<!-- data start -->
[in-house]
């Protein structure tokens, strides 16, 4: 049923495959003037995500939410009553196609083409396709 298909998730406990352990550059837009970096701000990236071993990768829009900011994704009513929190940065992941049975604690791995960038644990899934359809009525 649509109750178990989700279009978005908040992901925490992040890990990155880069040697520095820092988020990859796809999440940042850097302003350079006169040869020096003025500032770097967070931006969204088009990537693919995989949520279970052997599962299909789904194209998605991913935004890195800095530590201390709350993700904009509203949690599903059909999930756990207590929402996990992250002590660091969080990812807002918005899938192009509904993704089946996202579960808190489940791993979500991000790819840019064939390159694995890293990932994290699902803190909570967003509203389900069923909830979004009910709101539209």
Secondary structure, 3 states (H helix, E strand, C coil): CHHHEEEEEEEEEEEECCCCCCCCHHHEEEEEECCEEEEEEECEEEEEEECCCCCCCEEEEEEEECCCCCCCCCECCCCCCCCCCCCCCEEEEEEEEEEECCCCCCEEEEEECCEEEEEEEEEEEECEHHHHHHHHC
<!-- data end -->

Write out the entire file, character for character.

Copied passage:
[in-house]
């Protein structure tokens, strides 16, 4: 049923495959003037995500939410009553196609083409396709 298909998730406990352990550059837009970096701000990236071993990768829009900011994704009513929190940065992941049975604690791995960038644990899934359809009525 649509109750178990989700279009978005908040992901925490992040890990990155880069040697520095820092988020990859796809999440940042850097302003350079006169040869020096003025500032770097967070931006969204088009990537693919995989949520279970052997599962299909789904194209998605991913935004890195800095530590201390709350993700904009509203949690599903059909999930756990207590929402996990992250002590660091969080990812807002918005899938192009509904993704089946996202579960808190489940791993979500991000790819840019064939390159694995890293990932994290699902803190909570967003509203389900069923909830979004009910709101539209």
Secondary structure, 3 states (H helix, E strand, C coil): CHHHEEEEEEEEEEEECCCCCCCCHHHEEEEEECCEEEEEEECEEEEEEECCCCCCCEEEEEEEECCCCCCCCCECCCCCCCCCCCCCCEEEEEEEEEEECCCCCCEEEEEECCEEEEEEEEEEEECEHHHHHHHHC